Partnership Aiming for Living in Harmony with Japanese Crested Ibises ~ A Case Study in Sado ~



On September 25, 2008, 10 Japanese crested ibises were released in Sado. Japanese crested ibises were flying in the sky of Sado again for first time in 27 years. 6 years have passed since then, and now about 140 Japanese crested ibises are living in the nature of Sado. Some of them were born in the wild. For Japanese crested ibises to live in the wild, feeding places like rice paddy fields and marshes, roosts like Satoyama (farming landscape near the hills and mountains in Japan) are needed. These environments are “secondary nature” maintained by human. Therefore, the fact that terrace paddy fields and fuelwood forests having been abandoned has become a problem throughout the country.
Aiming for “Planning community to live in harmony with Japanese crested ibises,” various actions have been taken throughout Sado. This time around, we are going to introduce case studies focused on “Toki Kouryuu Kaikan (Japanese Crested Ibis Exchange Hall)” and volunteer activities conducted by NPOs these days.

The Hub for cooperation among private, academia and government: Toki Kouryuu Kaikan (Japanese Crested Ibises Exchange Hall)


Toki Kouryuu Kaikan is a facility managed by Sado City in accordance with the ordinance established in 2004. The purpose of the facility is, “to aim for planning community to live in harmony with Japanese crested ibises. Contribute to promotion of research and learning on environment, experiential activities and exchange activities, and activate local community in collaboration with local residents, Sado Japanese Crested Ibis Conservation Center and various organizations.” (Article 1 of Sado City Toki Kouryuu Kaikan Establishment Ordinance)

Toki Kouryuu Kaikan Address: 1101-1 Niibokatagami, Sado City

It has a large hall with 200 people capacity, conference rooms and an accommodation facility. It also has tools for environment conservation such as boots and sickles. These tools are lent out free of charge. This facility can be used in groups such as school trips of elementary and junior high school students. It is a beneficial facility for people coming to Sado from outside the island for observation and environmental improvement.

Toki Kouryuu Kaikan is not only a hub for general observers but also for private organizations promoting conservation activities and research. A lot of organizations are based in and have their offices in this facility.

  • Niigata University Toki Nature Restoration Research Center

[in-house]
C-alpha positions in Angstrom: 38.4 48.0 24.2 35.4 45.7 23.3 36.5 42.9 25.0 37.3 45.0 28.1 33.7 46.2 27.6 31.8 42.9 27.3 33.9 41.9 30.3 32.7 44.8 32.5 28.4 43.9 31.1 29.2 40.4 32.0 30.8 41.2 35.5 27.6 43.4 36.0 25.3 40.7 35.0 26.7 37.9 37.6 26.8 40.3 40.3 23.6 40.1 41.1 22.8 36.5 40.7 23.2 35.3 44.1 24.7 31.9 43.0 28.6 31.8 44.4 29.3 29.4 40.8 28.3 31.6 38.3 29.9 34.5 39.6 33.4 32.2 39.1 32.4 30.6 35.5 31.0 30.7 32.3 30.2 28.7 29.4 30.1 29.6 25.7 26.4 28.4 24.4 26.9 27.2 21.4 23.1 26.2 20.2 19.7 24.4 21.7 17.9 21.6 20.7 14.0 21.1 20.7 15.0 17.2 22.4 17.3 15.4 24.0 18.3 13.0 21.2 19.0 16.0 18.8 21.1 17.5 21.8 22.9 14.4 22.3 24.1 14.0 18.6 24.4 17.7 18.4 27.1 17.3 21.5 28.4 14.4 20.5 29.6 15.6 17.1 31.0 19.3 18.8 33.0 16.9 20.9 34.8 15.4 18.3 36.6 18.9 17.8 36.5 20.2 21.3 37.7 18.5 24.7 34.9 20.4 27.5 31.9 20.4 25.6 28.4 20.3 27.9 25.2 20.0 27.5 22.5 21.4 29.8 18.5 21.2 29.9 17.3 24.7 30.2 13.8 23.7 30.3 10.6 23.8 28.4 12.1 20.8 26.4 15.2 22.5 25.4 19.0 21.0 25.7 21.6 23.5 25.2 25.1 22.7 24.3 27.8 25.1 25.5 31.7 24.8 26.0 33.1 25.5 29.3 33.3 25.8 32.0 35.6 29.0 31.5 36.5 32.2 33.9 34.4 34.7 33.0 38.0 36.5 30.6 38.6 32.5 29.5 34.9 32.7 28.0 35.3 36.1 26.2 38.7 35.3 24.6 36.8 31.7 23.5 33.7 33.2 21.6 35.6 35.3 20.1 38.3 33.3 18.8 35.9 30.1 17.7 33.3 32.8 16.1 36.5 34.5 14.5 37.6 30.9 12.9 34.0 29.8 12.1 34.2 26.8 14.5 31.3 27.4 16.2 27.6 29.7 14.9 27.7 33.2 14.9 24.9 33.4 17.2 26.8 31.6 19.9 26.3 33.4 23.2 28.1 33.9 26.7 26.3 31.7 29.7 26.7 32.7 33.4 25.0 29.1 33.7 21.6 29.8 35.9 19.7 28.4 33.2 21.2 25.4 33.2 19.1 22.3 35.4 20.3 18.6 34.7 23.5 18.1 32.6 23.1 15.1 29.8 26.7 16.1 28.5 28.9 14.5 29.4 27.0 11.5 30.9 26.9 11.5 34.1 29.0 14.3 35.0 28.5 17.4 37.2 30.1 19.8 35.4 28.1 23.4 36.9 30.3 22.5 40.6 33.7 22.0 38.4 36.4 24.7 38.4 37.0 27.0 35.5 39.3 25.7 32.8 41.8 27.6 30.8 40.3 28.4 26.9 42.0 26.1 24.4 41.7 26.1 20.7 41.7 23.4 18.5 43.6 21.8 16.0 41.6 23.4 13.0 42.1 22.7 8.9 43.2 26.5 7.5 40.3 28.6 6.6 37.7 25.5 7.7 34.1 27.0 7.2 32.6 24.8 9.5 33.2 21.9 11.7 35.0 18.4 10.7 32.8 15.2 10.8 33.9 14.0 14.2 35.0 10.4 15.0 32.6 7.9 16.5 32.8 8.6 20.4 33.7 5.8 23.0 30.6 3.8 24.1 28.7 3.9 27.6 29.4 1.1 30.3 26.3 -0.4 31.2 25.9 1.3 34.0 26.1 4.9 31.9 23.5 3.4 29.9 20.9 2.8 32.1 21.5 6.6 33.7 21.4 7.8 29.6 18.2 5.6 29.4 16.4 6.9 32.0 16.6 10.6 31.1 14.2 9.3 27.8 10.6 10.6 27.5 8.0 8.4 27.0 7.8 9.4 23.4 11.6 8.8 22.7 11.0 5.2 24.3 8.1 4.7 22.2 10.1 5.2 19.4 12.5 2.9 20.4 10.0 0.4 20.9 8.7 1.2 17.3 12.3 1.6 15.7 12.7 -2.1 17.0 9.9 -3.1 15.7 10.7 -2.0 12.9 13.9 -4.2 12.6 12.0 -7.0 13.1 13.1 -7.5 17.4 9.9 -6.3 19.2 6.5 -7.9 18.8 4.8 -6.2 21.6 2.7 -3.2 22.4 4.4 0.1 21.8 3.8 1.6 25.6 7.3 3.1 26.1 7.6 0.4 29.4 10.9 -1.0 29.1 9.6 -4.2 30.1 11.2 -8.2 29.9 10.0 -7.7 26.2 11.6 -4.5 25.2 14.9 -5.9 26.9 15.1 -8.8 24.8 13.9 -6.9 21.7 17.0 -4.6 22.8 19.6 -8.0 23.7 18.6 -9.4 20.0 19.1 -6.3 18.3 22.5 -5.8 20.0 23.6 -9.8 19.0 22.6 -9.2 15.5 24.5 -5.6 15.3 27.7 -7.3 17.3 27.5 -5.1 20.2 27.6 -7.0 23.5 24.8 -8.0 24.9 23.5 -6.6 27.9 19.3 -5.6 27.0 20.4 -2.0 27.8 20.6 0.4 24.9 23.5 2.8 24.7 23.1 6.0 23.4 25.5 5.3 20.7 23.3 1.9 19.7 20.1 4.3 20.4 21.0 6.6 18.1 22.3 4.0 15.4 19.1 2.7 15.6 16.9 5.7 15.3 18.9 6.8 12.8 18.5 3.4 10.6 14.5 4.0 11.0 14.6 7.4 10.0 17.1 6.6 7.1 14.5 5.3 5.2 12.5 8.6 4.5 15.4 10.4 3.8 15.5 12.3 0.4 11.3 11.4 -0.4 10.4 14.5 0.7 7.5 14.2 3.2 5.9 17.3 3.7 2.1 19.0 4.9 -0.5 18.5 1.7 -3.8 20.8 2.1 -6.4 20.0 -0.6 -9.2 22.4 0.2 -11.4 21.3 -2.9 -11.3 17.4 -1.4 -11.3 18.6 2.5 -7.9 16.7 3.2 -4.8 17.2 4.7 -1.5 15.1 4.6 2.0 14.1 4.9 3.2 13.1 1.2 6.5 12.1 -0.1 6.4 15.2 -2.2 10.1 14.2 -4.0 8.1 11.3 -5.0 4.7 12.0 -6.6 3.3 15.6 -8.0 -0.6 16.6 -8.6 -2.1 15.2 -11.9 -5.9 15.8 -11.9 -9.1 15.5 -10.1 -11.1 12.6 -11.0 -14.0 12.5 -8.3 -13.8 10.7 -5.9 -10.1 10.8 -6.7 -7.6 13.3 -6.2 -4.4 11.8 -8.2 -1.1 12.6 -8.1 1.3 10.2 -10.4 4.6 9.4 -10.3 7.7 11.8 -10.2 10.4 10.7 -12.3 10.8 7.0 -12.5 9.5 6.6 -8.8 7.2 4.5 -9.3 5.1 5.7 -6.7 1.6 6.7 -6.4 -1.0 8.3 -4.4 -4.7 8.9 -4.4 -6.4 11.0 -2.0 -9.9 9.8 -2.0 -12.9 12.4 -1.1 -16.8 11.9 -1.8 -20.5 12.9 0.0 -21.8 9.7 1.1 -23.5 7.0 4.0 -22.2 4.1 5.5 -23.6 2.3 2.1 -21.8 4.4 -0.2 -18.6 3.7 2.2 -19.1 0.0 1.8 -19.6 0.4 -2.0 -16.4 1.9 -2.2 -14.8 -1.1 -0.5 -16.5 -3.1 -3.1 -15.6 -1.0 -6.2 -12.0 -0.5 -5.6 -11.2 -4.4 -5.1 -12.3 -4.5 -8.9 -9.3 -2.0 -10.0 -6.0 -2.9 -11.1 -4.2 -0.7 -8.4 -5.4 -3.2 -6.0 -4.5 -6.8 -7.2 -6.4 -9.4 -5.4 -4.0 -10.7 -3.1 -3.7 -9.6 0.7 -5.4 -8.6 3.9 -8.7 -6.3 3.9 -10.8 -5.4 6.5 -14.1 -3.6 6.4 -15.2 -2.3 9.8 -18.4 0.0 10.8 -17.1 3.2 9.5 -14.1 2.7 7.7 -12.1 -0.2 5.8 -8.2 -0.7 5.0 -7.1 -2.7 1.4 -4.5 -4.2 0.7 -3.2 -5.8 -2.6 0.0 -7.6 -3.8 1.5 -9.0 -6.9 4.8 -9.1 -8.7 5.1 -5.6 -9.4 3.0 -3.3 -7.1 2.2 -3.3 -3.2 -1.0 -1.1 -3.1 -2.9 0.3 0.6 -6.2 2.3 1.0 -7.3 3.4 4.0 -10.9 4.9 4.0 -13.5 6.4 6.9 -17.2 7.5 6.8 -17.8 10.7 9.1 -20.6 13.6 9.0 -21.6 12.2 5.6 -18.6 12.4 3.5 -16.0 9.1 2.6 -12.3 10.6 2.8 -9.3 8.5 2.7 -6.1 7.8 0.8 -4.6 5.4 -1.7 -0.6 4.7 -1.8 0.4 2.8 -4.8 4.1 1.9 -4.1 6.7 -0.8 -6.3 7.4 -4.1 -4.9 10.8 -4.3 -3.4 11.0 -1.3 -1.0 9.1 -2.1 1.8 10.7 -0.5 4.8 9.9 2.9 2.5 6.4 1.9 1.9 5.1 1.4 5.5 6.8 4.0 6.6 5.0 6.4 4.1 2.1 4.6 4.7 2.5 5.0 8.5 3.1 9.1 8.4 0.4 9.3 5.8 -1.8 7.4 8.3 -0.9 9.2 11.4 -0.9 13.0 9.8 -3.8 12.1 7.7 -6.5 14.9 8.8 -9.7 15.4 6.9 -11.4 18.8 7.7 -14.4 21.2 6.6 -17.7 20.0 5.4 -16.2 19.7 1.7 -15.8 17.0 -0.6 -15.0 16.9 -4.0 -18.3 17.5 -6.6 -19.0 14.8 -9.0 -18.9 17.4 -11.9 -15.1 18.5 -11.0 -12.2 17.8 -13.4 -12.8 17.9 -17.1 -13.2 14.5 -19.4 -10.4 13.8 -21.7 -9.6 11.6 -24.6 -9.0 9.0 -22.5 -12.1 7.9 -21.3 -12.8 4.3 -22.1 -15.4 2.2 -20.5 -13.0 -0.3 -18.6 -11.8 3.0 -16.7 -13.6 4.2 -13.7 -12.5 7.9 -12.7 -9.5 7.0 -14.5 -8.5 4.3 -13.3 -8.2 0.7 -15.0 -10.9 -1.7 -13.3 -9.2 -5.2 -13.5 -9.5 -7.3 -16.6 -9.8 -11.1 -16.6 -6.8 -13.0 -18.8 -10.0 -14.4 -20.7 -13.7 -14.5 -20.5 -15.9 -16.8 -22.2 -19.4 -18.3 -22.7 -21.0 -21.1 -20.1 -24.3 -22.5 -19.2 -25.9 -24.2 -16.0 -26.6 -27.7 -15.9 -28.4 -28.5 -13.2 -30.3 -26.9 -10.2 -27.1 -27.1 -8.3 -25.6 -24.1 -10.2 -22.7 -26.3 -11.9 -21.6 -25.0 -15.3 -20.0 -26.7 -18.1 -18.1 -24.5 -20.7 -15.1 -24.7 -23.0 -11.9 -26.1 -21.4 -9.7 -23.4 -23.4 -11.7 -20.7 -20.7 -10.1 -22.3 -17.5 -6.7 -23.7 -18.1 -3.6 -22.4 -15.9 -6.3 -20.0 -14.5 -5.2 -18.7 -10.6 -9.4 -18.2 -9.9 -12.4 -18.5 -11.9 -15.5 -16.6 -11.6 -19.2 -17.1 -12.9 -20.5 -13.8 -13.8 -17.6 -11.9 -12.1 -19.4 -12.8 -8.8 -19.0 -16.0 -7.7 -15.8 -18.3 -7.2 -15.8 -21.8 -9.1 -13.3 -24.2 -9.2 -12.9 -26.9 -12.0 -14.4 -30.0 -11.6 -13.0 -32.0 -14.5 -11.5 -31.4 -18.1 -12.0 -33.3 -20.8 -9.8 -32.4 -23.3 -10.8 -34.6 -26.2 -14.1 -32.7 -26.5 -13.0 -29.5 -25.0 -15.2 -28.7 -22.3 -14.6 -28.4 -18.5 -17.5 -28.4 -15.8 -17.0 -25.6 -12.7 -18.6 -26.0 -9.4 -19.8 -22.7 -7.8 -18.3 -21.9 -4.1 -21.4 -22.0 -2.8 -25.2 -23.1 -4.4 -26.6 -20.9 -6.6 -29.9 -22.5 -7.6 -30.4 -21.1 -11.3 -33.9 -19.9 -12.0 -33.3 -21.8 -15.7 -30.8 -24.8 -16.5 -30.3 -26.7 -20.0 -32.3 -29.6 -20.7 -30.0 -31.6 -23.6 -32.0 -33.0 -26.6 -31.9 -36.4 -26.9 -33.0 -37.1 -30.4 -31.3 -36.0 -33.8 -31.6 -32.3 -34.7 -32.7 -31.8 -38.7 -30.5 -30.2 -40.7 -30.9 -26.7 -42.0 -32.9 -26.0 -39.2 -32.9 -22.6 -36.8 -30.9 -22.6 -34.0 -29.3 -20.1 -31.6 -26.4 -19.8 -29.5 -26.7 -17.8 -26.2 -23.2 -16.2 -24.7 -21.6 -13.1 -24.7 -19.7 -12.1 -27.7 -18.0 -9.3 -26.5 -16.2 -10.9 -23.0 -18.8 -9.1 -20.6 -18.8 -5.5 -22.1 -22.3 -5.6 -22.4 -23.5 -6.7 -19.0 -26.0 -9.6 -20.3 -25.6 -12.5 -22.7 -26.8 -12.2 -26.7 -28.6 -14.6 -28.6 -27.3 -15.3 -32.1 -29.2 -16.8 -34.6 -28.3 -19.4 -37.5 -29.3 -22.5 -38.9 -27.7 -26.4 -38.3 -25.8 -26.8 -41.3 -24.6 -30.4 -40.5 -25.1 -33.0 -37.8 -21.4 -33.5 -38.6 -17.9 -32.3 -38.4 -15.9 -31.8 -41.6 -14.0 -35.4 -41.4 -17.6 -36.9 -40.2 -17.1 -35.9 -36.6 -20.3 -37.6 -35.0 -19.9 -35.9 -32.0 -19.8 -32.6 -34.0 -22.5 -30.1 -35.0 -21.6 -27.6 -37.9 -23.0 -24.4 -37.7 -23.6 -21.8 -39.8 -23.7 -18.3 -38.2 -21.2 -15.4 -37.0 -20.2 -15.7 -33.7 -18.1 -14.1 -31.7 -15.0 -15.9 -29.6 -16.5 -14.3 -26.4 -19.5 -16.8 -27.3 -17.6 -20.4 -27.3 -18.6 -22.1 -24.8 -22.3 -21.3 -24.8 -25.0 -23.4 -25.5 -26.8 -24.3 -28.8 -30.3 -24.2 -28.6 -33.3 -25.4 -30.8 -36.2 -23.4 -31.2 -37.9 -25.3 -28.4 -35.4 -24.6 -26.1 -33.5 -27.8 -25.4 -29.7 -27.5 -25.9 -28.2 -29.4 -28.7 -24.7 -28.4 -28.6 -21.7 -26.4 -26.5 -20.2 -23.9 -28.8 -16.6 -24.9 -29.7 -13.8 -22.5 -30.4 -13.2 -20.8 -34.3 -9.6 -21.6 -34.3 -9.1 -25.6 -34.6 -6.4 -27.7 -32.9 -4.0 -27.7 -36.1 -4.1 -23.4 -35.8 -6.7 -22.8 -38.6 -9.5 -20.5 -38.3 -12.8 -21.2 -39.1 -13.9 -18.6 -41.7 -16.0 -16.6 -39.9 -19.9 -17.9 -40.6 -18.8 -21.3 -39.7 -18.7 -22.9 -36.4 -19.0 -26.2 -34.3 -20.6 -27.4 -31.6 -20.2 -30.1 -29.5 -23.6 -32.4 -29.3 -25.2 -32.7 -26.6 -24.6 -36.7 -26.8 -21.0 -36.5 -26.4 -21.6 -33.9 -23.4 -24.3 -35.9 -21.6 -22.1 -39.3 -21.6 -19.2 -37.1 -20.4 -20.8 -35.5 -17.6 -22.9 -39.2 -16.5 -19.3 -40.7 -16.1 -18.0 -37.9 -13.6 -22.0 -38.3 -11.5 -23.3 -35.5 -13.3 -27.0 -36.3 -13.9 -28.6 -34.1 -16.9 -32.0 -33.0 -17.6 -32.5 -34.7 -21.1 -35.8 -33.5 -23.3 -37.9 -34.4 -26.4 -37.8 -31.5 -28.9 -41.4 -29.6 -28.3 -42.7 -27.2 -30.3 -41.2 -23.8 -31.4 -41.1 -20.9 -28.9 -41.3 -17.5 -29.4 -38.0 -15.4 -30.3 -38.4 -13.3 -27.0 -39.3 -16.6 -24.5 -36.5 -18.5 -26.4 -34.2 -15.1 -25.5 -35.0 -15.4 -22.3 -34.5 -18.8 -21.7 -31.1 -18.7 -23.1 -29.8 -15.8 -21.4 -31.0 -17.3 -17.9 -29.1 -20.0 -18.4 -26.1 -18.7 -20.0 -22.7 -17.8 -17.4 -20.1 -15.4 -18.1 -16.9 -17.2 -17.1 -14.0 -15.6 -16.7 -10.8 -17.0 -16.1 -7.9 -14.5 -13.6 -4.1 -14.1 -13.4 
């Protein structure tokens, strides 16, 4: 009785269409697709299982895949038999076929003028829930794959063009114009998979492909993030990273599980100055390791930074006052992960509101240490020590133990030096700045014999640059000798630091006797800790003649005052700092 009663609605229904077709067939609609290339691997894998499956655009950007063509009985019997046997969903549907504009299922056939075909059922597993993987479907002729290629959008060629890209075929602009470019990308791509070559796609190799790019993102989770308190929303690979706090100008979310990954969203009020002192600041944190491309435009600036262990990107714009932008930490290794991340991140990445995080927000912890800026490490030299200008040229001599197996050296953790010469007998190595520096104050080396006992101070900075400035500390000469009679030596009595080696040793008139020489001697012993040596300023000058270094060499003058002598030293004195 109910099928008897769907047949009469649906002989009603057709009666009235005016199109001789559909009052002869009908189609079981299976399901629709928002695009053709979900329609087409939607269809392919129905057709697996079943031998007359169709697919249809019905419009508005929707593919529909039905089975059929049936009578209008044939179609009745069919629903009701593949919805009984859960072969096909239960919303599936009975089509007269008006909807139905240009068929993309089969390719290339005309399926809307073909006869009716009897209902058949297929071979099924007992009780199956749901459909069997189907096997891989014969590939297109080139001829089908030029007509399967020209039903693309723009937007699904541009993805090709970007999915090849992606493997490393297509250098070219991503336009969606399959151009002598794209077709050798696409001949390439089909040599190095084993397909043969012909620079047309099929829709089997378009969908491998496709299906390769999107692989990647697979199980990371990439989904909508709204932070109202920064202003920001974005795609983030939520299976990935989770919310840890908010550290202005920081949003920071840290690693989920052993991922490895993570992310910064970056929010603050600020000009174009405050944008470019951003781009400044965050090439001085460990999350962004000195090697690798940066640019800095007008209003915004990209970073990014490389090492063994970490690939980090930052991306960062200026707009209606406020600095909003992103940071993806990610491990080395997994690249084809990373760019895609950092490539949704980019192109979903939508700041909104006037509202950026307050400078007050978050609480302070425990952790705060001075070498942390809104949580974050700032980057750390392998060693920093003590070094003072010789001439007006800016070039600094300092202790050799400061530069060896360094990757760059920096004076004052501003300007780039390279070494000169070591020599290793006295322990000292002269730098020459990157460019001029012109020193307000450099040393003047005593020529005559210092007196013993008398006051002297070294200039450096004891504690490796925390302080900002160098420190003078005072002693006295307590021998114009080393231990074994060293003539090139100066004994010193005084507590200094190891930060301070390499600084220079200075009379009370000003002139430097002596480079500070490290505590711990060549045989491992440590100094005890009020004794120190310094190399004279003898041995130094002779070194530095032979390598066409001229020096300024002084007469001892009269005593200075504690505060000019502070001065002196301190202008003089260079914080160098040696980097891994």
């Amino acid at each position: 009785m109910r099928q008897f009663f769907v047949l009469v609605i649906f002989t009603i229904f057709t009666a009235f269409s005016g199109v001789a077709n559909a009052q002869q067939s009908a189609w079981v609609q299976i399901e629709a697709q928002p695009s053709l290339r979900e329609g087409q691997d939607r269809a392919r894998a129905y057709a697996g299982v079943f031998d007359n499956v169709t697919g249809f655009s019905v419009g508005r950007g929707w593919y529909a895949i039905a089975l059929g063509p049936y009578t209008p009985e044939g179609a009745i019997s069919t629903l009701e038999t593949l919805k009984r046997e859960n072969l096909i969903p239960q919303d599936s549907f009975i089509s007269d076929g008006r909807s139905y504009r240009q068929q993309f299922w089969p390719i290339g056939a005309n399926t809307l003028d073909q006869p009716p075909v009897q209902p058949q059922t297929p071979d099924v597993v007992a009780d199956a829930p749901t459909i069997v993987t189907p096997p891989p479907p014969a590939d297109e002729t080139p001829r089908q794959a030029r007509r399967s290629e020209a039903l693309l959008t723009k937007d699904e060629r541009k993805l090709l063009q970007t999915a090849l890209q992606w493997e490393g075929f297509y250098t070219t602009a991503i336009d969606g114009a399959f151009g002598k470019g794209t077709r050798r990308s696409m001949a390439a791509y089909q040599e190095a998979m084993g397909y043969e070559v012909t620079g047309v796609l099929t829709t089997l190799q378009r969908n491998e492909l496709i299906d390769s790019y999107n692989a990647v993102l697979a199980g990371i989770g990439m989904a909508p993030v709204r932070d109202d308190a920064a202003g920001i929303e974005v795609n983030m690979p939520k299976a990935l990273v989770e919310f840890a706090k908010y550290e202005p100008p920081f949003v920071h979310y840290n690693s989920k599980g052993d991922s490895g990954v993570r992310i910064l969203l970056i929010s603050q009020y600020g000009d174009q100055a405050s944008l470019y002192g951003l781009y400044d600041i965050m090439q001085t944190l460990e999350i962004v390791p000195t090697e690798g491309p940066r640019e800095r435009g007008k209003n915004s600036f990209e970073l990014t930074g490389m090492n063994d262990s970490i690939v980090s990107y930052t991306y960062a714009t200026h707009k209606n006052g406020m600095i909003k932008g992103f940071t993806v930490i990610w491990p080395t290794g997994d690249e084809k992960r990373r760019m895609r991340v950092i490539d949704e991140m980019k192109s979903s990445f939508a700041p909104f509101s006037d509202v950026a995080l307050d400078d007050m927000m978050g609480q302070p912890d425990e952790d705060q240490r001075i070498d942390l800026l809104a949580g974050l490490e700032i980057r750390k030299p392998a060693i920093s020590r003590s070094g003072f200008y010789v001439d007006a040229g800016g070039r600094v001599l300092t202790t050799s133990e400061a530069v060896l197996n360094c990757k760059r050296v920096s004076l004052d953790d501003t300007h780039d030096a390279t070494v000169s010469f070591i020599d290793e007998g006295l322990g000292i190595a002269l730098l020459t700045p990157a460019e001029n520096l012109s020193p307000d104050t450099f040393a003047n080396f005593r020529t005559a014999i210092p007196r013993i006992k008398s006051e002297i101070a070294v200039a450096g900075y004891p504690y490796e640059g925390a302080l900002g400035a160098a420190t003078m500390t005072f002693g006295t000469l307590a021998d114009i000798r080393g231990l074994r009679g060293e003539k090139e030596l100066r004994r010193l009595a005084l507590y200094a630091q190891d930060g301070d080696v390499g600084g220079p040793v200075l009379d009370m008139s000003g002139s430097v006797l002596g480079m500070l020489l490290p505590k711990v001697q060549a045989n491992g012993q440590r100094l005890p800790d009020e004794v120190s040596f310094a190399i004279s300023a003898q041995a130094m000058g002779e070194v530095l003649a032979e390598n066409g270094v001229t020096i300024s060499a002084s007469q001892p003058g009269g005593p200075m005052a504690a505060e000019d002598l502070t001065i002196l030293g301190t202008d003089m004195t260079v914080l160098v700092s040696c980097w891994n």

・Create habitat for releasing Japanese crested ibises into the wild, conduct research through adaptable verification of building reproduction scenario.
  • Incorporated Non-profit Organization Toki Doki Ouen-dan (supporters)
    ・Conduct activities with the goal of supporting Japanese crested ibises to inhabit the wild again from the citizen’s view point from government.
    ・Hold study sessions like citizen’s college, accept CSR activities by companies, etc.
  • Niigata NPO Association Sado Office
    ・As an intermediary, implement environmental improvement project for Japanese crested ibises, run workshops to develop human resources for community planning, provide consultation for NPOs and etc.
  • General Incorporated Foundation Japan Wildlife Research Center
    ・As an expert group of living creatures, mainly conduct monitoring of Japanese crested ibises.
  • General Incorporated Association Sado Institute of Living Creatures
    ・Hold study sessions about biological surveys for certified rice farmers, pass on the survey results.
    ・As part of environmental education for children, run Sado Kids Biological Survey Team.
    ・Program to promote community planning to live in harmony with Japanese crested ibises ― run “Sado Toki Fan Club”
  • Sado Toki Conservation Group
  • Sado Island Kamo Lake System Restoration Research Institute
    ・Conduct research on nature restoration of Kamo Lake and revitalization of surrounding area
    ・Environmental education activities in Kamo Lake
  • Sado City Agriculture, Forestry and Fisheries Division Office for Promoting Biodiversity Toki Policy Department
    ・Established and operating Toki Kouryuu Kaikan
    ・Provide information related to Japanese crested ibises. Accept study sessions about Japanese crested ibises as in school excursions. Provide activity sites to promote protection of Japanese crested ibises. Train Japanese crested ibis guides.

We interviewed organizations located in the hall and heard stories about current situations and issues. Characteristic topics and opinions are as follows.
・More than 6 years have passed since the release of Japanese crested ibises, young birds have hatched and more than 100 ibises are living in the wild. In some places, ibises can be seen frequently. Population of ibises, however, hasn’t recovered enough yet and the situation still needs attention. Local residents are getting used to the fact that ibises can be normally found around them. For example, the organizations are seeking reports of ibis siting, however, local residents don’t bring reports to them despite they have seen ibises.